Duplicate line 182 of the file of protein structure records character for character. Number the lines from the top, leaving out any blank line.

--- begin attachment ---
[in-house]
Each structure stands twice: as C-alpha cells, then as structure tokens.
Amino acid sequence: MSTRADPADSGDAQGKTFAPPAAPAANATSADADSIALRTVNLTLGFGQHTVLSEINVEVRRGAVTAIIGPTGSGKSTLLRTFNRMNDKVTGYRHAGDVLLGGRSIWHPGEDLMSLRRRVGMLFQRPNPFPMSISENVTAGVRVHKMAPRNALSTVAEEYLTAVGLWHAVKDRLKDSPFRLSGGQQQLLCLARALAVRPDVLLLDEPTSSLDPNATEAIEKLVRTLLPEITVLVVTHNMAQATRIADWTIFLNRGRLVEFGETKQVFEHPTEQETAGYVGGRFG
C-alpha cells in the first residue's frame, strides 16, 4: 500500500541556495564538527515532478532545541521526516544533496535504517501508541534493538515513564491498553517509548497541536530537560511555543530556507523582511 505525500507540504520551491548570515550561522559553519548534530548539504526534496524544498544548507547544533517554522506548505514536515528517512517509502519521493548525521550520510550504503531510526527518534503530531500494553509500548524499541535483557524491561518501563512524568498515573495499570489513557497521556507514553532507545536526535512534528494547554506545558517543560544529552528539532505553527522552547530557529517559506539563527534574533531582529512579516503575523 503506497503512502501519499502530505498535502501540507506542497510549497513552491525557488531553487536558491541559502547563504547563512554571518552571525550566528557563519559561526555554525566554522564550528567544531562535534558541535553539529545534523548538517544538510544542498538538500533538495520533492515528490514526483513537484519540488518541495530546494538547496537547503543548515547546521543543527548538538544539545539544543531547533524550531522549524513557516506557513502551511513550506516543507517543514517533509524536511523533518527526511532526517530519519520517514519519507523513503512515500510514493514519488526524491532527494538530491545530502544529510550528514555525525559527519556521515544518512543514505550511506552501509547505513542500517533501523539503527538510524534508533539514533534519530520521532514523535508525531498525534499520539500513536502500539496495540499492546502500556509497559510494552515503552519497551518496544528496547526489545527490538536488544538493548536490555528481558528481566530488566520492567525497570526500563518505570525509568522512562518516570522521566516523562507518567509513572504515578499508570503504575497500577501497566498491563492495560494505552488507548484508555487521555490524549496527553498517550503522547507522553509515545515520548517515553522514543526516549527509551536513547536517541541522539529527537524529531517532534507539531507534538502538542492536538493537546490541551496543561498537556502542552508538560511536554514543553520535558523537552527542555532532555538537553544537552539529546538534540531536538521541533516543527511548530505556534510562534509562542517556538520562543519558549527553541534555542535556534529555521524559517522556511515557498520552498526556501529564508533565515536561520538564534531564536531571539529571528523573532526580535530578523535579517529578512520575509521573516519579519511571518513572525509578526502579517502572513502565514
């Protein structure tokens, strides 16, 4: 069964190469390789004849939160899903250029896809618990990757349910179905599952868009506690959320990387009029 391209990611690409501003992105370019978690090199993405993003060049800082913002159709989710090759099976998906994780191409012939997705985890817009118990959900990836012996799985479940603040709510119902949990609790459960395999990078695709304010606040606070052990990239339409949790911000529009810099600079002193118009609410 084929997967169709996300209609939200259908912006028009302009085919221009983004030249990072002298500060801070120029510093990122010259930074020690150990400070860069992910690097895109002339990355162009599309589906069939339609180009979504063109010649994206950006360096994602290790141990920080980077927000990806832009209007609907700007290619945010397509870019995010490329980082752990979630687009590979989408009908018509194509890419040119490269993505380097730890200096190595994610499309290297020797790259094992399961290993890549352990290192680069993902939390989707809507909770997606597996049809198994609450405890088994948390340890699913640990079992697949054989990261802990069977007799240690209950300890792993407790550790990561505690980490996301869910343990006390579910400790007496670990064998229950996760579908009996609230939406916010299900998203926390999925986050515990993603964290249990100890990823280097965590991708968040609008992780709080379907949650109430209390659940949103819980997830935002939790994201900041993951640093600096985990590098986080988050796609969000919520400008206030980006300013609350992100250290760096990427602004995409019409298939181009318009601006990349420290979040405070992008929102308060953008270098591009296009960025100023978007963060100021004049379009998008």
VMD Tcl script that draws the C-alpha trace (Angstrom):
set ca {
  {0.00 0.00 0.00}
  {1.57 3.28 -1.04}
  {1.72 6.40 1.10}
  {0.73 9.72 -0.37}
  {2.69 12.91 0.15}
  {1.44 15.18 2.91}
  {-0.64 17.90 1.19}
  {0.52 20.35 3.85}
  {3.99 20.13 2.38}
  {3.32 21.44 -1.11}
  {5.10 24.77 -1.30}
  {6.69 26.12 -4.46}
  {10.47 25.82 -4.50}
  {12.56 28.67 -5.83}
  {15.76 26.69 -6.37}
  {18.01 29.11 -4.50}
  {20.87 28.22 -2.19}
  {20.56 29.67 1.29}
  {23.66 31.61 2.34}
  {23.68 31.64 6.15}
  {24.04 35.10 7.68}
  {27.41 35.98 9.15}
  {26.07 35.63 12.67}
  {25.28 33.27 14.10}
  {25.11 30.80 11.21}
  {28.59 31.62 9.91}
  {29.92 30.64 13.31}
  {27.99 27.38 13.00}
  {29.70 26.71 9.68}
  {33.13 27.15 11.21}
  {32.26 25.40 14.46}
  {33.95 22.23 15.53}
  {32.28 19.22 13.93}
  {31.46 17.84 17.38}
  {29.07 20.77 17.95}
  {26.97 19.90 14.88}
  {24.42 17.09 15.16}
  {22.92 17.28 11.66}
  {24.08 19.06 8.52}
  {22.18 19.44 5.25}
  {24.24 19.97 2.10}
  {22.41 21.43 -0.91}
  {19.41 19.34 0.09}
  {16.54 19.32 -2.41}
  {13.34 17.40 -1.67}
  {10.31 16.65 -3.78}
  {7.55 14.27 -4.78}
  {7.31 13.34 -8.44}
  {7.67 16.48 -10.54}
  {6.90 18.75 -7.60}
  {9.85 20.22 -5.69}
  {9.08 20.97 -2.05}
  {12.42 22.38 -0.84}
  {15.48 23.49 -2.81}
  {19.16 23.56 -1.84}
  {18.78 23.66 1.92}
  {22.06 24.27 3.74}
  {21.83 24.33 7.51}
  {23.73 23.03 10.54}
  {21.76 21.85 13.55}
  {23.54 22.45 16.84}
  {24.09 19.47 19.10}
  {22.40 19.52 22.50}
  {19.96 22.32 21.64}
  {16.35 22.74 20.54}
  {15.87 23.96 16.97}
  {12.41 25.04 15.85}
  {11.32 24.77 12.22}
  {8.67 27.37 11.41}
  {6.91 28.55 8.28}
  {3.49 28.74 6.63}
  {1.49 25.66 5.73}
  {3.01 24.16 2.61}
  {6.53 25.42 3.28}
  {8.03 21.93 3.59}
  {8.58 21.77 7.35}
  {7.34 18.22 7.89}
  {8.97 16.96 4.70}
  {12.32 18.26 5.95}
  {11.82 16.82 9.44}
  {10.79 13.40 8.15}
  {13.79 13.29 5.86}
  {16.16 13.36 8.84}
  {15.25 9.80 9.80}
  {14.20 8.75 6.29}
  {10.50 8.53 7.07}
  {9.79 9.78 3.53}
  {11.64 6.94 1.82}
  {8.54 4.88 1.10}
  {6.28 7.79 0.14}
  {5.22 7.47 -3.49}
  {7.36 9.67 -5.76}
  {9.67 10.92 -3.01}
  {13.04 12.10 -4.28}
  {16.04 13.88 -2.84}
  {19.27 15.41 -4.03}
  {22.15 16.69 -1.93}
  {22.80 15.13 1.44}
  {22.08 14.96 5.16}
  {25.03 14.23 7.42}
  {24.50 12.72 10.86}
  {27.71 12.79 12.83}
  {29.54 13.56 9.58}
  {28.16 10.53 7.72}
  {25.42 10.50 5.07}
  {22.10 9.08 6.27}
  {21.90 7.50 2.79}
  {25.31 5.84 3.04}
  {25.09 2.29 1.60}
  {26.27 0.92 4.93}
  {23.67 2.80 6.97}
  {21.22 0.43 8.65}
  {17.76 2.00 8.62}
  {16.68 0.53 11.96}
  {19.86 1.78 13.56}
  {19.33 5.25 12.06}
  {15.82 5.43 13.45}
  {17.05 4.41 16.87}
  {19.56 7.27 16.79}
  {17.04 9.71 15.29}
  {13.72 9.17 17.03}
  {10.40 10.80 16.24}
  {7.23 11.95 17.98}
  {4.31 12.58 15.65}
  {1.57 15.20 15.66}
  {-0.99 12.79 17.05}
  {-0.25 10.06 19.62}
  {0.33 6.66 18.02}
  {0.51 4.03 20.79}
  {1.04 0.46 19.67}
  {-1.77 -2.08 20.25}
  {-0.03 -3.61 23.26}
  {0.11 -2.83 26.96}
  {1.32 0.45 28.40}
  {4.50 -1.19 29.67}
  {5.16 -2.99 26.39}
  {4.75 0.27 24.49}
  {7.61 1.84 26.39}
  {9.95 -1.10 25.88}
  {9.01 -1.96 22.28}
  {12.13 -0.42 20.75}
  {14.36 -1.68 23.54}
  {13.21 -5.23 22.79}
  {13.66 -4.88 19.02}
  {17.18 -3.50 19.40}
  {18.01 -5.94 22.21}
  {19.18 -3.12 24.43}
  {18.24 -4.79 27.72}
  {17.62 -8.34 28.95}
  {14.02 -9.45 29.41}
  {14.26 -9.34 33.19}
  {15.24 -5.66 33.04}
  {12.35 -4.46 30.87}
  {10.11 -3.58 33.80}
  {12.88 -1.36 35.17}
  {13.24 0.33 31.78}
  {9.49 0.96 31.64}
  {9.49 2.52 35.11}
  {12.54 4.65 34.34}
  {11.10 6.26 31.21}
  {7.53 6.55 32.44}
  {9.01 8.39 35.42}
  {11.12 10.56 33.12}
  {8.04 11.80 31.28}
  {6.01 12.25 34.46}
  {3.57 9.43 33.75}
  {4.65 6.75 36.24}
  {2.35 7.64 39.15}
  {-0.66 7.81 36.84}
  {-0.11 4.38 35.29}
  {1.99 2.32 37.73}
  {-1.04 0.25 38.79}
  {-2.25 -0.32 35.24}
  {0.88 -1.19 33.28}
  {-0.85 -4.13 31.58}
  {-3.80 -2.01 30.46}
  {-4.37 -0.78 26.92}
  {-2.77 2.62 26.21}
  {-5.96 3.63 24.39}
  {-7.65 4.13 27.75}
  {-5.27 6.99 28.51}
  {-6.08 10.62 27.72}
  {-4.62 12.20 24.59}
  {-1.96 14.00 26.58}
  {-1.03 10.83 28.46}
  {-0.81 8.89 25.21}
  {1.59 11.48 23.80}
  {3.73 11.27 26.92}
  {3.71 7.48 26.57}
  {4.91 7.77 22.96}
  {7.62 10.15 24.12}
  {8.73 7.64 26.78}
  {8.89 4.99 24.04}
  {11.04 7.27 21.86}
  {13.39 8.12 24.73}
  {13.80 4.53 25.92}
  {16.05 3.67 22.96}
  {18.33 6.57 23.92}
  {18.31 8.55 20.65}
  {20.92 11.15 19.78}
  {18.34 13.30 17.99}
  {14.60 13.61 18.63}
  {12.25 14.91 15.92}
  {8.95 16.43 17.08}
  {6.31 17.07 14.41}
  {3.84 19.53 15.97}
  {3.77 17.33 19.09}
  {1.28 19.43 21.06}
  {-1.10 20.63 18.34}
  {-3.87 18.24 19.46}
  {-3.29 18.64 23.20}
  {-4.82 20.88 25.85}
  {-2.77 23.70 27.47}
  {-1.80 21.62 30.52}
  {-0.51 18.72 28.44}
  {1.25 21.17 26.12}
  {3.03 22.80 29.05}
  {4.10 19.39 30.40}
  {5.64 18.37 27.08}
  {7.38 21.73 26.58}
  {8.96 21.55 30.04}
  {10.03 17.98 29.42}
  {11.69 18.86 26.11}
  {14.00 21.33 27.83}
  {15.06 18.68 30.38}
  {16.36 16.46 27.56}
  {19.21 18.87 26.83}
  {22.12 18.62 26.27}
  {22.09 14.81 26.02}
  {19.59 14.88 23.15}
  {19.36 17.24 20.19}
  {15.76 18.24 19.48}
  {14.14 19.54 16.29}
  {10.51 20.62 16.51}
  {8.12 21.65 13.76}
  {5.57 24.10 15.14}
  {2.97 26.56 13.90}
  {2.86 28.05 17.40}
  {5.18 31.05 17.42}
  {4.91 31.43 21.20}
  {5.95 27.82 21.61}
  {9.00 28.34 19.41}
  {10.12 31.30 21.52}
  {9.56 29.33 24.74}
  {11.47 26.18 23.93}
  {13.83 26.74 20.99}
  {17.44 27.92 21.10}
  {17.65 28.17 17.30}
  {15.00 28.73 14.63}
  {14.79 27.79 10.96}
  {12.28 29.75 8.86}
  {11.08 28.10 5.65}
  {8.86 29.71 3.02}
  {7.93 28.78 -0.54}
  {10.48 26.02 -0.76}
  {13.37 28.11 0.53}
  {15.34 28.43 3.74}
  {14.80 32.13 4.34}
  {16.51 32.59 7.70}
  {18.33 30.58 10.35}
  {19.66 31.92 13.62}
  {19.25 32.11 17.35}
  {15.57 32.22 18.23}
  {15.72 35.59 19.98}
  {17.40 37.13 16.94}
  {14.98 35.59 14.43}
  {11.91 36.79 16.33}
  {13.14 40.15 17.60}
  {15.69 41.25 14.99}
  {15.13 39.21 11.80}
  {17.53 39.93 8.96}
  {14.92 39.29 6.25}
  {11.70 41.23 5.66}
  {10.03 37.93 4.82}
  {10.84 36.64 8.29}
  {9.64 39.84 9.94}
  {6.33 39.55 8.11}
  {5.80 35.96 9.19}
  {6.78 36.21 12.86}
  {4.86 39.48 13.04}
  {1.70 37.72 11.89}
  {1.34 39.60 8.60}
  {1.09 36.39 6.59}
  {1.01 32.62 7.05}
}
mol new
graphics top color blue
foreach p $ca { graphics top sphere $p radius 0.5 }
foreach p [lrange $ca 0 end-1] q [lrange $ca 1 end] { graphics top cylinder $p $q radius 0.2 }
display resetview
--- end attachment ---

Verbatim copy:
  {-0.85 -4.13 31.58}